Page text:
Absolutely, with positive assertion India-Afghanistan-Iran trilateral trade partners will take to trajectory level. Keeping in view the implementation of Chabahar port which is an indication of enhanced regional economic connectivity will bring forth opportunities for trade and transit which was visible through the wheat shipment to Afghanistan by India via Chabahar port. As trilateral trade partners the three countries will be immensely benefited through integrated development of connectivity infrastructure including Ports, Road and Rail networks. These would open up greater opportunities for regional market access and contribute towards a wider economic integration.
India has been the number one destination for Afghan students and people from Afghanistan come to India for their medical treatment also. Does Indian Government provide specific recognition to these people?
India remains committed to Afghanistan for human resource development including providing quality education to Afghan students. Cooperation from India in human resource development and education is highly appreciated by Afghanistan. India has been providing education and capacity building training to Afghanistan which includes 1000 scholarships to Afghan students annually to study in different Indian universities and vocational training programmes. India’s advanced medical health care facility has a staggering influx of Afghan patients in Delhi. Indian government has eased the medical visa facility for Afghans since 2005 and this has made it easier for the patients to travel to India for their treatment. However, medical tourists do complain from time to time of certain hospitals with regard to their services and treatment matters. We expect the hospitals, which are mostly run privately to provide better services and medical treatments. While many Afghan medical tourists come to India, we work on enhancing our own medical capacity in Afghanistan. Many Afghan doctors come to India to seek specialization training in various fields.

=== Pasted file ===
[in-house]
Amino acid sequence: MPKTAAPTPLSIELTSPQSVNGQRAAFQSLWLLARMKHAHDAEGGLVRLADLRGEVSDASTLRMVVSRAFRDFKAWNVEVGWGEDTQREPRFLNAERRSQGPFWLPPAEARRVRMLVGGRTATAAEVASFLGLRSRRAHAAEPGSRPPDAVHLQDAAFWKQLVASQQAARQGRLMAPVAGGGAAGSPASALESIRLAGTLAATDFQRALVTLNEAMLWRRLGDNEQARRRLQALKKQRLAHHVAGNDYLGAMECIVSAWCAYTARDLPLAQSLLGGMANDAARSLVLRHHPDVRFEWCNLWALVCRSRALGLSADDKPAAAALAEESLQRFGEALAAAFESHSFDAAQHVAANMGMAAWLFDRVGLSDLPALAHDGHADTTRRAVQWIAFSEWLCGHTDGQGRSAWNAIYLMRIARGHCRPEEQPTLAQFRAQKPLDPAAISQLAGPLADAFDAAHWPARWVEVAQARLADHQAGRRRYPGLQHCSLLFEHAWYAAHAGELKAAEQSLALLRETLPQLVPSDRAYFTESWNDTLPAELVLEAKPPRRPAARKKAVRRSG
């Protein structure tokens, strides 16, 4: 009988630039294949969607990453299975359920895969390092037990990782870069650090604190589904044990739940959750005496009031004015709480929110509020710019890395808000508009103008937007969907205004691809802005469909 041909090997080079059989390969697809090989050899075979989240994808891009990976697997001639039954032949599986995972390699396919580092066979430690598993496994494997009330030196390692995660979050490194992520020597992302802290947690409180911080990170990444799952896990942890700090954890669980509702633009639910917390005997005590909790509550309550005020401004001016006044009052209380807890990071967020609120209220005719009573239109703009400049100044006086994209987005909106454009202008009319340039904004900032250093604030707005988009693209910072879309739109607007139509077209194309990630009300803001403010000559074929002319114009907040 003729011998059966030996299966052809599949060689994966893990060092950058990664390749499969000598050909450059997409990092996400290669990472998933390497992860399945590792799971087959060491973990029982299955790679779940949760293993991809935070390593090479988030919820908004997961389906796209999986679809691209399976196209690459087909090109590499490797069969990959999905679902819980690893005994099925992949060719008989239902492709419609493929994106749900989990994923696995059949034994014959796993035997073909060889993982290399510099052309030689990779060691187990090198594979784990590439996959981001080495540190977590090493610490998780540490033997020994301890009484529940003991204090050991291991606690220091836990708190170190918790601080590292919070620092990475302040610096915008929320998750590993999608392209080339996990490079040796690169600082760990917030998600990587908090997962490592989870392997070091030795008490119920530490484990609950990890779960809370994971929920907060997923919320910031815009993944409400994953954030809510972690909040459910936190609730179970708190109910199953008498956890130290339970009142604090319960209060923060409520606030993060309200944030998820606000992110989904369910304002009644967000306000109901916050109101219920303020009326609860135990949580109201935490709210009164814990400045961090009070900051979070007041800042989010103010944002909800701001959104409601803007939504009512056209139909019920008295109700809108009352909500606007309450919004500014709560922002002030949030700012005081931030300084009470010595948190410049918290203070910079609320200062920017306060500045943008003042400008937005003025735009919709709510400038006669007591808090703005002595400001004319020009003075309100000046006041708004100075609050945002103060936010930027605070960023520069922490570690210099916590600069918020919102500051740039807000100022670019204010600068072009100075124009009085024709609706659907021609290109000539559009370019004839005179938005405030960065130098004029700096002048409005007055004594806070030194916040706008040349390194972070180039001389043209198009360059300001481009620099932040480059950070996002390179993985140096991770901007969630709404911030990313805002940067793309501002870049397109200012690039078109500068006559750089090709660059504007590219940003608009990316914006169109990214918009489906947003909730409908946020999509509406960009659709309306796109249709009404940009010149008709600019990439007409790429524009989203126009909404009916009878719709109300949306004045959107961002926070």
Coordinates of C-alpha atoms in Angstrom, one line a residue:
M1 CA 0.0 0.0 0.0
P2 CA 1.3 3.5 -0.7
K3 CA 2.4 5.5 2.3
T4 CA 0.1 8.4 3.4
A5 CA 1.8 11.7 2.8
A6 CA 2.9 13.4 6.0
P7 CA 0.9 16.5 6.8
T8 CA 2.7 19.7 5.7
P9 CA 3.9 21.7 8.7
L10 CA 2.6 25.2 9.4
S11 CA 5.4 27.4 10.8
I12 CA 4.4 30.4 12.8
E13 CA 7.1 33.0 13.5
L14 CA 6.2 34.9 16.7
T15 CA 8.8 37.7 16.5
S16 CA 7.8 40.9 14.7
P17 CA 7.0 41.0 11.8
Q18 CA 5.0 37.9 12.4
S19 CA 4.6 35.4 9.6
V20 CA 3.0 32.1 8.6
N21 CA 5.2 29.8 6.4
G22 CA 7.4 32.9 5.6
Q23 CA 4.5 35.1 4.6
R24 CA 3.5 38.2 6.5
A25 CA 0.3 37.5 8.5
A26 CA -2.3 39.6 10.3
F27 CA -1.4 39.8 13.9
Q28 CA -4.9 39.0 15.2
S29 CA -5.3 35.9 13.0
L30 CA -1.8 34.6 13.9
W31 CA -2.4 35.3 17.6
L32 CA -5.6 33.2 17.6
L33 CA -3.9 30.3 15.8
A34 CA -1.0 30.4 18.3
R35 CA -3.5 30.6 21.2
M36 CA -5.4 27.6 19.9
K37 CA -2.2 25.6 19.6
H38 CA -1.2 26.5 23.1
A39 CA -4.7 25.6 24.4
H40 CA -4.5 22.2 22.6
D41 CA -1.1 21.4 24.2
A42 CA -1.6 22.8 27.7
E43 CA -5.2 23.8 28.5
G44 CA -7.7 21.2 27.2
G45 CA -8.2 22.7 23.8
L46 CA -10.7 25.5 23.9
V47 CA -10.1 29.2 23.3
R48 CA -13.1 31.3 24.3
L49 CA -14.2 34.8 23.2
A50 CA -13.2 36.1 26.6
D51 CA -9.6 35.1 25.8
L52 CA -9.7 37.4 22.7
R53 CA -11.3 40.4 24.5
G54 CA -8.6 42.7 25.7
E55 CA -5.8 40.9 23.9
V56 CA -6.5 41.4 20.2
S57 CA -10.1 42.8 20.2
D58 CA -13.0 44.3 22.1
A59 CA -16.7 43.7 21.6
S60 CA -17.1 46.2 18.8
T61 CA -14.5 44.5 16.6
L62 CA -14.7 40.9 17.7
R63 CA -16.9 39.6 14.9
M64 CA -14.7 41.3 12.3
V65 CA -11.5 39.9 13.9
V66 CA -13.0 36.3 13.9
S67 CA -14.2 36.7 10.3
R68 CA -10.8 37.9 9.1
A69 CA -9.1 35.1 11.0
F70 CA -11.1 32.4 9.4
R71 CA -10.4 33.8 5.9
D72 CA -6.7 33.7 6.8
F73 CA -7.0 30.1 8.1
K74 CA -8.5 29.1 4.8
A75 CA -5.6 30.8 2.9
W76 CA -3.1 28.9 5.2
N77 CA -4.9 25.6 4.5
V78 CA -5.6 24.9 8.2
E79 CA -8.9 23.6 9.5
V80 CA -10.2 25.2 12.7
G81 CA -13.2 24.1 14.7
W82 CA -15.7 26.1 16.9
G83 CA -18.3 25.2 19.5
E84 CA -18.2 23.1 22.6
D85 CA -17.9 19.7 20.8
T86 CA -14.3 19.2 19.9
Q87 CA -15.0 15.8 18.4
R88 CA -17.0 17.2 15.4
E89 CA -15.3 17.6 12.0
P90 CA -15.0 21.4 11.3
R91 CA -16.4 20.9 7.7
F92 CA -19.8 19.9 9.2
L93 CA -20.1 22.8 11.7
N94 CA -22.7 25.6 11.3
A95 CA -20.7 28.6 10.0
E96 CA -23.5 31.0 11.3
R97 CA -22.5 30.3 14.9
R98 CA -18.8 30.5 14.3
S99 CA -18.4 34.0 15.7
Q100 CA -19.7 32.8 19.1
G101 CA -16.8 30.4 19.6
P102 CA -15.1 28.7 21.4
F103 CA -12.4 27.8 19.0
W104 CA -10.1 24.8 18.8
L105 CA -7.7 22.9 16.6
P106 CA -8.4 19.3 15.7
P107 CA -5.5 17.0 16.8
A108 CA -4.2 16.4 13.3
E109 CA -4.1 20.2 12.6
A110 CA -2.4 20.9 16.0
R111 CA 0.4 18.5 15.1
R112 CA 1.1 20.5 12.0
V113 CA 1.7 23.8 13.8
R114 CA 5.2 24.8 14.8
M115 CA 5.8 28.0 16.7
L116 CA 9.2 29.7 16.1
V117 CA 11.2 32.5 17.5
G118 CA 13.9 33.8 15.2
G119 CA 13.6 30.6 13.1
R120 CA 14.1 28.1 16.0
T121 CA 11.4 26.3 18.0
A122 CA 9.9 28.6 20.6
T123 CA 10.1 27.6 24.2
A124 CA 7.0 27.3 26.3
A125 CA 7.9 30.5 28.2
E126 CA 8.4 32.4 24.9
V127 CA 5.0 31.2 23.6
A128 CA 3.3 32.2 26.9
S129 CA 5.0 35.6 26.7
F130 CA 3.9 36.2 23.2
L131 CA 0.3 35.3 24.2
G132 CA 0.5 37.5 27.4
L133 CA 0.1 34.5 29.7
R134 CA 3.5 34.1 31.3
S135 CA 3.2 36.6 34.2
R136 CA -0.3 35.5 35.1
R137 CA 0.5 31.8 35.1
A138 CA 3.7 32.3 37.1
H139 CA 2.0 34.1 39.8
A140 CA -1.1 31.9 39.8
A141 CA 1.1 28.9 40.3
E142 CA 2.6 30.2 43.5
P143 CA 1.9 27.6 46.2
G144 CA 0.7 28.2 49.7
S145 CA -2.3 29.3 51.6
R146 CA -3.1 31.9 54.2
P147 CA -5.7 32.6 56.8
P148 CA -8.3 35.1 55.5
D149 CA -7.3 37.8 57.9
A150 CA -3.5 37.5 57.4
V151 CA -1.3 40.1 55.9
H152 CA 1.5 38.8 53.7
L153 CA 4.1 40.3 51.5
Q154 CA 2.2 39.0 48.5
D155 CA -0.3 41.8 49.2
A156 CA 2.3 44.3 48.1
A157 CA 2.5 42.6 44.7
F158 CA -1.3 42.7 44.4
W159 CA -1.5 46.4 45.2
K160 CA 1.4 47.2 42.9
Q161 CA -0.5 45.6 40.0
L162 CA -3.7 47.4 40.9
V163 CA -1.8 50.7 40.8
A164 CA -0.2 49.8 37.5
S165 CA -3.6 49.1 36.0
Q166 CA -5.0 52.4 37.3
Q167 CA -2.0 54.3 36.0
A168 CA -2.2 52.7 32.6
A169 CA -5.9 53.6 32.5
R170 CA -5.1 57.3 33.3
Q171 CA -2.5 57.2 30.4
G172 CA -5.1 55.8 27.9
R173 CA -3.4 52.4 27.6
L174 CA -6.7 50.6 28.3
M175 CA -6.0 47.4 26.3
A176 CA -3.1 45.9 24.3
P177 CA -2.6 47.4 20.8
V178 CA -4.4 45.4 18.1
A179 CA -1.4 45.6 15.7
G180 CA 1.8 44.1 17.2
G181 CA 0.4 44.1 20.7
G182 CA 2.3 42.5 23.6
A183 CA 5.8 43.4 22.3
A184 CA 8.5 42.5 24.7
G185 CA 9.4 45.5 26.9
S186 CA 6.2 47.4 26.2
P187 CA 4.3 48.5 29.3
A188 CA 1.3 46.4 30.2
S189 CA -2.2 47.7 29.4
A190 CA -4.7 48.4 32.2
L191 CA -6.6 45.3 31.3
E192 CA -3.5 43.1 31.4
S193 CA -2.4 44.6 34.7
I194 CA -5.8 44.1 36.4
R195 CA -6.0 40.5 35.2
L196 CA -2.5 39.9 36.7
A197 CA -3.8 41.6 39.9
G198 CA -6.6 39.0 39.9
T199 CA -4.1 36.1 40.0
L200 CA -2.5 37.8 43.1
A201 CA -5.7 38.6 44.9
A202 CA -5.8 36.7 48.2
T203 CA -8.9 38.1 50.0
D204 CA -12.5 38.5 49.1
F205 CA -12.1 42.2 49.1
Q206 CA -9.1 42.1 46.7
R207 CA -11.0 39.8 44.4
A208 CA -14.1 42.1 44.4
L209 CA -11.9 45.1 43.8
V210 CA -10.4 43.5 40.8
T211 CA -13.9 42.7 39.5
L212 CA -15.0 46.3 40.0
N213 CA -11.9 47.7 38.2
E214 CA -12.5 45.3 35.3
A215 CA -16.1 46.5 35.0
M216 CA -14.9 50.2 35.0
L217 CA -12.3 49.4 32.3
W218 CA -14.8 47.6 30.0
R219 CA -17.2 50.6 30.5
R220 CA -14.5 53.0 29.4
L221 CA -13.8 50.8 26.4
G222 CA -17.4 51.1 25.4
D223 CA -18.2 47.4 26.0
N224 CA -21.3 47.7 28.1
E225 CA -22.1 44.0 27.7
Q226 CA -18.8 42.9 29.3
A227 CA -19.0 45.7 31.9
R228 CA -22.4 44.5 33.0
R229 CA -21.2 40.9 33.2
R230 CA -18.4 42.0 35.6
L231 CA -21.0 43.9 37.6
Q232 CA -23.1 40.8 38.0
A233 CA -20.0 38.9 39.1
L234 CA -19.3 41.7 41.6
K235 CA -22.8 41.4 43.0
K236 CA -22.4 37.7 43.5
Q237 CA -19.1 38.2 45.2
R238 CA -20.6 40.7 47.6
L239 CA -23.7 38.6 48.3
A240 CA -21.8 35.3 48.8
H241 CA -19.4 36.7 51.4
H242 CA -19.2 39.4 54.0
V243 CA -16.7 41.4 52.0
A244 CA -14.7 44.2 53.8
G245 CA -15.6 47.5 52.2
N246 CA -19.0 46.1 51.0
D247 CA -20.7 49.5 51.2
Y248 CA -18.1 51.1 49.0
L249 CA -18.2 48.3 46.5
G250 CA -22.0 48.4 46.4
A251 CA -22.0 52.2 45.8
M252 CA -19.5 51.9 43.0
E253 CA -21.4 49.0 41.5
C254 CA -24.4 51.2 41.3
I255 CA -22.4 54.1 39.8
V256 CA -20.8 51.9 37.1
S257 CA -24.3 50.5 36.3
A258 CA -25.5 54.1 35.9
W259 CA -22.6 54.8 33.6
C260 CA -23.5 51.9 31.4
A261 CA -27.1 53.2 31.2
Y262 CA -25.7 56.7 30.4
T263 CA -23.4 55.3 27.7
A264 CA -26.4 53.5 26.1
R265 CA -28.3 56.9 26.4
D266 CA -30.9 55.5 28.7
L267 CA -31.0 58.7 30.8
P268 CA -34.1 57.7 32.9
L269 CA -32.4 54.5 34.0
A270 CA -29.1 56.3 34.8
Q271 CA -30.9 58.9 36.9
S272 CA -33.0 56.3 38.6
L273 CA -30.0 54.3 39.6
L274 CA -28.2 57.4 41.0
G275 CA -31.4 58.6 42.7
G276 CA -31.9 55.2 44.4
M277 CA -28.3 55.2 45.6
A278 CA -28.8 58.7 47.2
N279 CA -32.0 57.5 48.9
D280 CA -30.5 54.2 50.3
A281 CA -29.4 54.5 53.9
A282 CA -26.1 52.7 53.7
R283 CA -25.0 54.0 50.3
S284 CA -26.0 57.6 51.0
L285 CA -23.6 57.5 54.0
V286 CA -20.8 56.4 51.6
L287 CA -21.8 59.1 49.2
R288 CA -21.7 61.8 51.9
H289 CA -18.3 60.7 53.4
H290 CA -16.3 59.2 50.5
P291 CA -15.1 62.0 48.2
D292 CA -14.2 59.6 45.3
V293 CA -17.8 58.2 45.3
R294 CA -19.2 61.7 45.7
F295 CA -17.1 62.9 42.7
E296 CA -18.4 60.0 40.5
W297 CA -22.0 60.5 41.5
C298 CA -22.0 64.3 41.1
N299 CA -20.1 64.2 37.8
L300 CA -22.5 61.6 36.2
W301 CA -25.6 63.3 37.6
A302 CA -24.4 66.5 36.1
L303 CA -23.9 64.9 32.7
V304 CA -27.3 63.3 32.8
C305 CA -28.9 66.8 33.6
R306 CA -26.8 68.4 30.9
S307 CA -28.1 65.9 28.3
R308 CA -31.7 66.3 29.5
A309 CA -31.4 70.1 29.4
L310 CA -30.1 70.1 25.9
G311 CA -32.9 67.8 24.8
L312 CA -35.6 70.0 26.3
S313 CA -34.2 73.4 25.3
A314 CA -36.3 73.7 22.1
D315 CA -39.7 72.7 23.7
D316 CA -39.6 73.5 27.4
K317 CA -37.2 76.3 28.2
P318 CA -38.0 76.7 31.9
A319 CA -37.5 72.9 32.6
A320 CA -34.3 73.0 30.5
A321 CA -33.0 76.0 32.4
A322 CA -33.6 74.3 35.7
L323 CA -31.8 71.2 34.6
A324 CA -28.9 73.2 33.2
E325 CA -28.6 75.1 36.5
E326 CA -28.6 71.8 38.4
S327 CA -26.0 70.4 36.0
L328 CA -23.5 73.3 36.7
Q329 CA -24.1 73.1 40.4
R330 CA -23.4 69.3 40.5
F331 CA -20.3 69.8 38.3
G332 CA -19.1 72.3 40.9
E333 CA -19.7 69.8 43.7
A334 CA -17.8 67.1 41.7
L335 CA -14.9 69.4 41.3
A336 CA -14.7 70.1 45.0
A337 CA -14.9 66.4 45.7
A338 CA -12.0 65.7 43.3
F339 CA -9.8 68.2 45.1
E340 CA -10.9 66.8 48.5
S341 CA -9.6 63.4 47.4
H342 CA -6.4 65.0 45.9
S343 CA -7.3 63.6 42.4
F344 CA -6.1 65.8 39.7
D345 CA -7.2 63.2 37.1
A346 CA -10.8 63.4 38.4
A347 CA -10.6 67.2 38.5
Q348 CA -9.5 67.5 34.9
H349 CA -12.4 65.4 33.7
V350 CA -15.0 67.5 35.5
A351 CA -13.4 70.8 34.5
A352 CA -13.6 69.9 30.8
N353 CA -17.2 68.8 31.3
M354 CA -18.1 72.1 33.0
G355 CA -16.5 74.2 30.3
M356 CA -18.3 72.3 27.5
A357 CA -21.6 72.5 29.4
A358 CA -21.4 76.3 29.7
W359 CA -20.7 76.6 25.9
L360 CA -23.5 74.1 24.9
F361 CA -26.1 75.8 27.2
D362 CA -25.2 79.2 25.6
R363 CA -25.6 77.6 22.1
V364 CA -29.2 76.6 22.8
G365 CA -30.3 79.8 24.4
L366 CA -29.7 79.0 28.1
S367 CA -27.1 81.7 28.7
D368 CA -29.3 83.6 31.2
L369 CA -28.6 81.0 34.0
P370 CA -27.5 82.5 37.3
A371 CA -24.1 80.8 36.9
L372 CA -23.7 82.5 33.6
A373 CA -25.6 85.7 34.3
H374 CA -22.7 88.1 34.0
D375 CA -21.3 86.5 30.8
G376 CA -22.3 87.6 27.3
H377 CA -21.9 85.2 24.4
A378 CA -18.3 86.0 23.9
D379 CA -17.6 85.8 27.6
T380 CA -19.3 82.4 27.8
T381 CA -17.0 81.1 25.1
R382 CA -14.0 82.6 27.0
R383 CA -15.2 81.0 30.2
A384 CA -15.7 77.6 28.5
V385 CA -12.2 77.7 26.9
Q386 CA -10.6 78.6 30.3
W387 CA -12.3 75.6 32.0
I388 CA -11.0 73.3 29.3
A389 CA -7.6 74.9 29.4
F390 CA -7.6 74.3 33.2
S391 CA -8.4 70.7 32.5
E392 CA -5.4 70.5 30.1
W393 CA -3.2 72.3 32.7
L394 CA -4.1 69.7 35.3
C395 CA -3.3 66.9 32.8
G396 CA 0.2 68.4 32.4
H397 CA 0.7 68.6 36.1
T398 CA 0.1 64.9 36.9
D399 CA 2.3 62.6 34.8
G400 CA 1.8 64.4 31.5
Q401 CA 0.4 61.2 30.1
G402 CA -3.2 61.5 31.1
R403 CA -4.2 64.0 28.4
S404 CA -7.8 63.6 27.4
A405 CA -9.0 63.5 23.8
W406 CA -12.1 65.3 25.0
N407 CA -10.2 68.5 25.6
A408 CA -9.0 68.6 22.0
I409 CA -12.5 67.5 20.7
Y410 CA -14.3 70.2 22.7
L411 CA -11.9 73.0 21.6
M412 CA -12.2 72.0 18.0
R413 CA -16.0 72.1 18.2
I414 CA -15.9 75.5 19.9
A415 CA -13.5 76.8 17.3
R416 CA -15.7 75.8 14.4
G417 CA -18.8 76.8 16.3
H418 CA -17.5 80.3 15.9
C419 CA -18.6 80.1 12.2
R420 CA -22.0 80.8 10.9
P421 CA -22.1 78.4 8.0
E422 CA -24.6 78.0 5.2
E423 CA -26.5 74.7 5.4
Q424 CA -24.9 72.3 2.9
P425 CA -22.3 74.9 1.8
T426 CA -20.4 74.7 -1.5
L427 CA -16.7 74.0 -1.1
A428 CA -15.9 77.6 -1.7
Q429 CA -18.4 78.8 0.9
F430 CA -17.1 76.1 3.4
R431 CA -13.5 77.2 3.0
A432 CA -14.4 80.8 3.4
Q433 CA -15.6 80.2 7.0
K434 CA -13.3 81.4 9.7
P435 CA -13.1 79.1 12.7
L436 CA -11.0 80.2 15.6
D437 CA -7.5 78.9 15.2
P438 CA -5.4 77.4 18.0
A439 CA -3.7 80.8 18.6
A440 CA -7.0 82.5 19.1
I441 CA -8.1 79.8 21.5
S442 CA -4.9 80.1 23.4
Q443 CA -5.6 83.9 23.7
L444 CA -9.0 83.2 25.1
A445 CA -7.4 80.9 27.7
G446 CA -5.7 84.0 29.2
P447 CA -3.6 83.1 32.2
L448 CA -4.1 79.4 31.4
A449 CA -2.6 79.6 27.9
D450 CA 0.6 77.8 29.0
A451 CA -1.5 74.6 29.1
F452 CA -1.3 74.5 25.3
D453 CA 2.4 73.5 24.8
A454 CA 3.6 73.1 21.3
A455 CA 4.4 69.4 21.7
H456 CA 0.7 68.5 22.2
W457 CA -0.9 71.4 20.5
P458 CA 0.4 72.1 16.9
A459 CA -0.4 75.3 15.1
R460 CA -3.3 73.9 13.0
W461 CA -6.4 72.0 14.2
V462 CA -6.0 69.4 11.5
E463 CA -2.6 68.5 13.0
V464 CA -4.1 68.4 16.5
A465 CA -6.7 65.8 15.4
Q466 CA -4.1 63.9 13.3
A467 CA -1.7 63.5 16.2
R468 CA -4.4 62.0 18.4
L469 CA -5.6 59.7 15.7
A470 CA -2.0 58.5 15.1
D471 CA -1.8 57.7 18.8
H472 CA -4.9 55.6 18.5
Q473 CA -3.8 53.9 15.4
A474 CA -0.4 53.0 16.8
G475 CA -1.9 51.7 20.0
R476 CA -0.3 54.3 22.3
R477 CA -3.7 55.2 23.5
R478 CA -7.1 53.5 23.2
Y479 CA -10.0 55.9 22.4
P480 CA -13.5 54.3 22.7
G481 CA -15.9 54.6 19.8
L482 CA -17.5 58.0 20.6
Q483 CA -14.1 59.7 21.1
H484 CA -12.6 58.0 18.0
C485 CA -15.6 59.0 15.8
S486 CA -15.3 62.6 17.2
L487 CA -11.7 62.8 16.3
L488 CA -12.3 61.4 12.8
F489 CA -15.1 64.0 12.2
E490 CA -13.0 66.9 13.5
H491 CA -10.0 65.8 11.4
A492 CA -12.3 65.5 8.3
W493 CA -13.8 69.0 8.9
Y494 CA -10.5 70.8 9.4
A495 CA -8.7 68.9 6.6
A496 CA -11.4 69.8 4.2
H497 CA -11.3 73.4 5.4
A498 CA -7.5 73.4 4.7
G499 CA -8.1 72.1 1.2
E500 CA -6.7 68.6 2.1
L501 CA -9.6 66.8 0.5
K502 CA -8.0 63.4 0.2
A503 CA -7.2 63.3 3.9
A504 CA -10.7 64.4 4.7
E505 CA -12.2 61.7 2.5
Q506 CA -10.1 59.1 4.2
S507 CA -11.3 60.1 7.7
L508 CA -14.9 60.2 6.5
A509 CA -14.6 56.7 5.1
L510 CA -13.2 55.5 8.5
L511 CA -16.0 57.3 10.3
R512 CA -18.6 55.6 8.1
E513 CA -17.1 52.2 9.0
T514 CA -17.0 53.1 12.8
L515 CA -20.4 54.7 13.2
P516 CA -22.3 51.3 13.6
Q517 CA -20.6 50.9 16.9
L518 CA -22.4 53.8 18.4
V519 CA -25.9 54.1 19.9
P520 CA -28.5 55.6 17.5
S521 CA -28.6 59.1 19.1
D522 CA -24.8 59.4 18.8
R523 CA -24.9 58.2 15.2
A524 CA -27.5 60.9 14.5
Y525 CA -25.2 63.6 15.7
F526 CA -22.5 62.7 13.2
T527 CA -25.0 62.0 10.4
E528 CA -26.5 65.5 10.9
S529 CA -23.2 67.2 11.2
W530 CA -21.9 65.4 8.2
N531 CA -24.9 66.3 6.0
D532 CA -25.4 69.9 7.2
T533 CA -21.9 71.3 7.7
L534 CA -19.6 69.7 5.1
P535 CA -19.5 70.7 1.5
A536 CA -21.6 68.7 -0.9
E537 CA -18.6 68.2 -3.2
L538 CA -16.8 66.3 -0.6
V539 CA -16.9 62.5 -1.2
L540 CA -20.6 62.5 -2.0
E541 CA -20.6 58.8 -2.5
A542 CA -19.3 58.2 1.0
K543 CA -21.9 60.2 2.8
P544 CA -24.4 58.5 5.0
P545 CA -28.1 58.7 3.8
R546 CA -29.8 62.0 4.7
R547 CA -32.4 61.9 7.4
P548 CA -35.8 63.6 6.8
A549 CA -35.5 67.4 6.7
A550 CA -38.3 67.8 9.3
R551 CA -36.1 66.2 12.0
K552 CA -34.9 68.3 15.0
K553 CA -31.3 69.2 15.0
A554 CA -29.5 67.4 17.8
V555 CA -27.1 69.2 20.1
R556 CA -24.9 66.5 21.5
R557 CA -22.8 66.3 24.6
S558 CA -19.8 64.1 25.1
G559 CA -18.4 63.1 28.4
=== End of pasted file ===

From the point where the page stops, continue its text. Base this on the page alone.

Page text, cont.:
India has objection on CPEC (China-Pakistan Economic Corridor), what is the position of Afghanistan on this?